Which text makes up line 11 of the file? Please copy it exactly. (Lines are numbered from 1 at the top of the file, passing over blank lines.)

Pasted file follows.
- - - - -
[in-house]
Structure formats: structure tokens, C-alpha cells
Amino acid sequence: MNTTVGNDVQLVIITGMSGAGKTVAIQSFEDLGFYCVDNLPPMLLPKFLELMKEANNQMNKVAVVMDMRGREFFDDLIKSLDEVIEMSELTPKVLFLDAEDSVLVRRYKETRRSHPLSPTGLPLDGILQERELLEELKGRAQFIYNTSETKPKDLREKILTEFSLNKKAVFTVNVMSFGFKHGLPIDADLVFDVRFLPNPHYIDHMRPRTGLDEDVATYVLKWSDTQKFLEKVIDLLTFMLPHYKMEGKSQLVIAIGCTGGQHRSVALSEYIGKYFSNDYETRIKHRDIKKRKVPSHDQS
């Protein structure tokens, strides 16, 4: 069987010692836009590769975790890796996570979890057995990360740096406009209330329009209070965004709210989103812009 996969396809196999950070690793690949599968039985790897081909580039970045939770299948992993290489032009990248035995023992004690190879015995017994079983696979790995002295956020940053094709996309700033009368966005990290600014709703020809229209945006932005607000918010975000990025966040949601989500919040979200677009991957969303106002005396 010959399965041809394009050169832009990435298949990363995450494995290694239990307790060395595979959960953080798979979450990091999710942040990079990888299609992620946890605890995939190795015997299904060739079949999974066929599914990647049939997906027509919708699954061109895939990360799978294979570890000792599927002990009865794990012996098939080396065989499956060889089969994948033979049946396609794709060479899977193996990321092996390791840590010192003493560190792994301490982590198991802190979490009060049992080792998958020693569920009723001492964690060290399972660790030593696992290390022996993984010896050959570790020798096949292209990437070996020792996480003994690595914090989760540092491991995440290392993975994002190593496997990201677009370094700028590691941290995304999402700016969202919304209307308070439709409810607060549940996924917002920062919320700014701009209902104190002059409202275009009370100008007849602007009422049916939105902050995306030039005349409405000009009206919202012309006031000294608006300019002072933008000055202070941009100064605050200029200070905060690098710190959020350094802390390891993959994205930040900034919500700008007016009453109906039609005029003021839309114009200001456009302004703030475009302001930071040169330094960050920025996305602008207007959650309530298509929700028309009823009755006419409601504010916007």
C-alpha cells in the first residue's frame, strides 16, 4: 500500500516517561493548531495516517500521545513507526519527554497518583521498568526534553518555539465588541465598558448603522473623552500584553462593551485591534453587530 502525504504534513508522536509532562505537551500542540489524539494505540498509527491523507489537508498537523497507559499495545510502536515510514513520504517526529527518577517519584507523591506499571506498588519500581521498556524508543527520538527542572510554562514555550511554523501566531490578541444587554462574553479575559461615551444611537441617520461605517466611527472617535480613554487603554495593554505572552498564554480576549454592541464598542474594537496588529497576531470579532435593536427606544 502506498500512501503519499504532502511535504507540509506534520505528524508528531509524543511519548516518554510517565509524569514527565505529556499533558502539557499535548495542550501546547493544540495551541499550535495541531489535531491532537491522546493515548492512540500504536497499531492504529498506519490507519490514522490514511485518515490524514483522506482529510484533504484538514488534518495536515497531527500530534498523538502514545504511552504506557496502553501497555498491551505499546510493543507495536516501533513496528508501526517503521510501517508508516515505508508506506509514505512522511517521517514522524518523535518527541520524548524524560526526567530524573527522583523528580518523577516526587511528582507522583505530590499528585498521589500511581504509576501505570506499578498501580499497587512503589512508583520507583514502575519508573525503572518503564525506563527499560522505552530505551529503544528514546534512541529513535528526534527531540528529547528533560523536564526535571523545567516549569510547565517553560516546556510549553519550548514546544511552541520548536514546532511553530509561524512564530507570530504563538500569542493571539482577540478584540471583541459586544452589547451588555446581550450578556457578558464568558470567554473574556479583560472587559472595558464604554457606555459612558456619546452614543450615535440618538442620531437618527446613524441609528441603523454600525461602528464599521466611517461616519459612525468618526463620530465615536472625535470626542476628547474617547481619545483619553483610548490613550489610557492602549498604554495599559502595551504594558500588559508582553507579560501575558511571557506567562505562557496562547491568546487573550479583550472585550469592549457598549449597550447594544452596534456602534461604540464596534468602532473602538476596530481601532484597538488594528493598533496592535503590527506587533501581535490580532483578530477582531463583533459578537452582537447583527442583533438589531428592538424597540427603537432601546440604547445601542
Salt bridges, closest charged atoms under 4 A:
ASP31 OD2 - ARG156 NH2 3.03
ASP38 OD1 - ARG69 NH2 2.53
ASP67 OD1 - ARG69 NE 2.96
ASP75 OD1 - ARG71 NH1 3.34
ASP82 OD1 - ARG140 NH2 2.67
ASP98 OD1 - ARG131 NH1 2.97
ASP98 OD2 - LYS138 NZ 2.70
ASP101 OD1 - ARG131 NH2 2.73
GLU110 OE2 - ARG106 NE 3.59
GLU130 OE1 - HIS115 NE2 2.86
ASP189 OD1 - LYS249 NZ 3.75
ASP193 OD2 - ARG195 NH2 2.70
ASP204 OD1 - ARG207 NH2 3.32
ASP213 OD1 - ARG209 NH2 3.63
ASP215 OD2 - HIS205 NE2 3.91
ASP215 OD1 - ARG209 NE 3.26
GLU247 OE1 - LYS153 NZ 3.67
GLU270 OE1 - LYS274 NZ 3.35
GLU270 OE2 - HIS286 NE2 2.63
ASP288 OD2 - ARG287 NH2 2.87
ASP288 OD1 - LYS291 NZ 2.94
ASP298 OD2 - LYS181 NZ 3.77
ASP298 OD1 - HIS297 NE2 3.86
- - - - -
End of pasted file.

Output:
ASP82 OD1 - ARG140 NH2 2.67